The public continues to favor stricter gun-control laws by a margin of 52 percent to 45 percent, on par with polling results seen last year and after the mass shooting at Sandy Hook Elementary School in Newtown, Conn., in December.
Despite concerns among gun-control advocates that interest in the issue would wane in the months after the Newtown shooting, opinions on gun control remain strong. Seventy-eight percent of Americans have strong views on the issue, with 42 percent of respondents strongly favoring stricter laws and 36 percent strongly opposed to new legislation.
The Senate Judiciary Committee is scheduled to meet again Tuesday to continue debating Democratic-backed gun-control bills, including a plan to expand the nation’s gun background check system, a total ban on military-style assault weapons and a bill to expand a Justice Department grant program providing federal funding for school security plans.
The committee approved a bill last week that would make gun trafficking — or the practice of illegally purchasing firearms for someone else — a federal crime. Legislation aimed at that goal is backed by 82 percent of the public and has support from large majorities of gun-owning households (81 percent) and non-gun households (84 percent).
Expanding the nation’s background check system has the broadest support, with nine in 10 Americans supporting a proposal to require background checks on people buying firearms at gun shows. Eight in 10 strongly support closing the “gun show loophole” — a six-point jump from a similar poll in January. New background check legislation has strong support from gun-owning and non-gun-owning households, the poll found.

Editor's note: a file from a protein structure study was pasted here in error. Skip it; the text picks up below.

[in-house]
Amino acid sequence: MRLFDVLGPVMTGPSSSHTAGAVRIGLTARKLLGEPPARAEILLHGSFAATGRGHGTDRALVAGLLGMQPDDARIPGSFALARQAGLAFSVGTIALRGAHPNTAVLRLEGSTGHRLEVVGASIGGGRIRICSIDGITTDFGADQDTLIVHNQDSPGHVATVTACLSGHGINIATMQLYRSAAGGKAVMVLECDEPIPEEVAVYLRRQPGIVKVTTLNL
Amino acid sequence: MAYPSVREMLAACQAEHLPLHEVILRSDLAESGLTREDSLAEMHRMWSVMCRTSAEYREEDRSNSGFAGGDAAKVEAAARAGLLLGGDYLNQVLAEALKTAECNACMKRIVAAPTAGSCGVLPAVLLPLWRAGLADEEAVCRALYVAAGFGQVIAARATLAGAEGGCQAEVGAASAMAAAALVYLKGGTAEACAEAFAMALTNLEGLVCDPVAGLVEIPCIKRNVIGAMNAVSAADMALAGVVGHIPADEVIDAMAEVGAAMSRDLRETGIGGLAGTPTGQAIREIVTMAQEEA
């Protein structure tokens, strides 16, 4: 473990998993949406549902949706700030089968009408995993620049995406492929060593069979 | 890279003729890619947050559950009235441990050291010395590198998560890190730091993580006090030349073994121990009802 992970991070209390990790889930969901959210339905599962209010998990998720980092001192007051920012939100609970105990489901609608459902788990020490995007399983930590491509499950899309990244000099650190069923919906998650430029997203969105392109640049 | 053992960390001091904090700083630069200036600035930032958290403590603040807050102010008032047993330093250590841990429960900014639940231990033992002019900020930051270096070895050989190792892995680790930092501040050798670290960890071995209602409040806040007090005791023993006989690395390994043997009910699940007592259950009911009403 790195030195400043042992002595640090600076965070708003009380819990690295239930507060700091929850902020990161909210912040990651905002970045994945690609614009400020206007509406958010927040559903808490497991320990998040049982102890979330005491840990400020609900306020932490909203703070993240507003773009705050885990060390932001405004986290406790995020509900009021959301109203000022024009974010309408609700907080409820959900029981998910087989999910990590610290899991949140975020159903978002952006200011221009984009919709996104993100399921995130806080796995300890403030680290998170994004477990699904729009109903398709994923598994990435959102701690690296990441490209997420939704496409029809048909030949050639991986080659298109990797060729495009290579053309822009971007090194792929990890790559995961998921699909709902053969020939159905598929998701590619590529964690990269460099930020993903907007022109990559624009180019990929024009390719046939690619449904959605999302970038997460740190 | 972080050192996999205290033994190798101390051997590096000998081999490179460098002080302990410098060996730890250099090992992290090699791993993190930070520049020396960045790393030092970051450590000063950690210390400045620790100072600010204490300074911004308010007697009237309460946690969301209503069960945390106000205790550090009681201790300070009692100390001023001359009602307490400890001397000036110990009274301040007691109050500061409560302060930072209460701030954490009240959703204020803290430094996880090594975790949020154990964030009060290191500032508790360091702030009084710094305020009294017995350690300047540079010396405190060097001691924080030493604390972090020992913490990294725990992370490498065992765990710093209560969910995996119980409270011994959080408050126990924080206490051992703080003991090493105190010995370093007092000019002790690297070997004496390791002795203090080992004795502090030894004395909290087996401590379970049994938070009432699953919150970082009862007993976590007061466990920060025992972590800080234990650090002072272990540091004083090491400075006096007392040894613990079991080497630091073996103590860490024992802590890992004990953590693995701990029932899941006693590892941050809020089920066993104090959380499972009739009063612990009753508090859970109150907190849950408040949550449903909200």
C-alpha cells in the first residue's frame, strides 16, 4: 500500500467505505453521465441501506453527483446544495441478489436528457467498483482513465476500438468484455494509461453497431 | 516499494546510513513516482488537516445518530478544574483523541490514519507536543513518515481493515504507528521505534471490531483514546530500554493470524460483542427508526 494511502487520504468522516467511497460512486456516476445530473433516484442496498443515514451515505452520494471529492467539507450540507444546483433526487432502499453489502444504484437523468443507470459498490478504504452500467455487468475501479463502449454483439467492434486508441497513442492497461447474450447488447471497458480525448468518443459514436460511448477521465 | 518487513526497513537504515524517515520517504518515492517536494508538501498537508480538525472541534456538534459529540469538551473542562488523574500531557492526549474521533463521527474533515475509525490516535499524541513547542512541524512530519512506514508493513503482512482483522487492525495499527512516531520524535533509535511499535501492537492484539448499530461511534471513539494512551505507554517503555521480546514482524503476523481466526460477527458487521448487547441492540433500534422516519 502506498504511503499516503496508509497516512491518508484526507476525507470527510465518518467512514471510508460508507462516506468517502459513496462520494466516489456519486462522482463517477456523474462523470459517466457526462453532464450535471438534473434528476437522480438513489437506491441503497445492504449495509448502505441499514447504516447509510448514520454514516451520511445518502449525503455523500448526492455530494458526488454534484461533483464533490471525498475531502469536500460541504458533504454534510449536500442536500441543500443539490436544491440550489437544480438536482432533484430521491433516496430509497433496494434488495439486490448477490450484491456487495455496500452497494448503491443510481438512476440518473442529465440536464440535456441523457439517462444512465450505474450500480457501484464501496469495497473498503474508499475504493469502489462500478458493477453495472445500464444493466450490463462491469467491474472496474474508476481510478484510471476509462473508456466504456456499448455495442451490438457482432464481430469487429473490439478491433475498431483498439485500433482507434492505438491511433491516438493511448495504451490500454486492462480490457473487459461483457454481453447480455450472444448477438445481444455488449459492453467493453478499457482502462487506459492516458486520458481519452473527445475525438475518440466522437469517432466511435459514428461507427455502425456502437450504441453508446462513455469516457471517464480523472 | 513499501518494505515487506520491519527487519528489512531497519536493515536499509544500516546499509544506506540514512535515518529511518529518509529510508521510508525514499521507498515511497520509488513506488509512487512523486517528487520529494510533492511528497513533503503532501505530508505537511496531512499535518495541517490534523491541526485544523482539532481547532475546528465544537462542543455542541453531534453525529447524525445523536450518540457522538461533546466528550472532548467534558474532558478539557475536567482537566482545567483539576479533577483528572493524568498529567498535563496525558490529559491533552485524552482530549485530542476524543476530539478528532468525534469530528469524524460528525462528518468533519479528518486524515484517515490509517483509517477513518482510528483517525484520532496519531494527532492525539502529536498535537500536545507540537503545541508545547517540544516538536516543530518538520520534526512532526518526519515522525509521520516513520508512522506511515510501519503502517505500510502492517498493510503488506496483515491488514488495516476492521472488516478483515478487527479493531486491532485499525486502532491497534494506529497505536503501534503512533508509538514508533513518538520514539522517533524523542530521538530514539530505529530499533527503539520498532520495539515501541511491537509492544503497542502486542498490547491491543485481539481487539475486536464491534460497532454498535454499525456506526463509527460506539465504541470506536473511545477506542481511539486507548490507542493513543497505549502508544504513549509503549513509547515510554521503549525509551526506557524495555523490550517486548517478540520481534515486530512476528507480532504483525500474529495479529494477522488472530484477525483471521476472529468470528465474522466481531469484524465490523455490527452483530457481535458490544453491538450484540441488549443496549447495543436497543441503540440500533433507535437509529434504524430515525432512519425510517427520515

Senators are struggling to reach bipartisan accord on a background check plan that would provide limited exceptions for private transfers between family members or close friends but also require recordkeeping for private gun transactions. Democrats say records of private sales are necessary to enforce the law and assist law enforcement officials in gun crimes, while Republicans say that forcing gun owners to keep records could infringe on Second Amendment rights.
Americans support a ban on assault weapons by 57 percent to 41 percent, a margin unchanged from a January poll. A bill introduced by Sen. Dianne Feinstein (D-Calif.)
would ban nearly 160 specific semiautomatic rifles or pistols and is expected to be approved by the Democratic-controlled Judiciary Committee. But final passage in the Senate is less certain because Republicans and about a dozen moderate Democrats facing reelection in 2014 say they oppose any bill that bans specific weapons or parts.
In the poll, 42 percent report they or someone in their home owns a gun, while 57 percent say there is no weapon in their home, little changed from January and similar to Post-ABC polls over the past decade.
Public support for armed guards at the nation’s schools is slightly less popular now (50 percent) than in January (55 percent). Support dropped by 10 points among gun-owning households while non-gun households remain evenly split. The bill under consideration by the Judiciary Committee does not mandate posting armed guards at schools but would authorize the Justice and Education departments to provide funding to eligible school districts revamping security plans, which could include requests for armed guards.
The Washington Post-ABC News poll was conducted March 7 to 10 among a random national sample of 1,001 adults. The margin of sampling error for the full poll is 3.5 percentage points.
Clement is a pollster with Capital Insight, the independent polling group of Washington Post Media. Polling director Jon Cohen and pollster Peyton M. Craighill contributed to this report.
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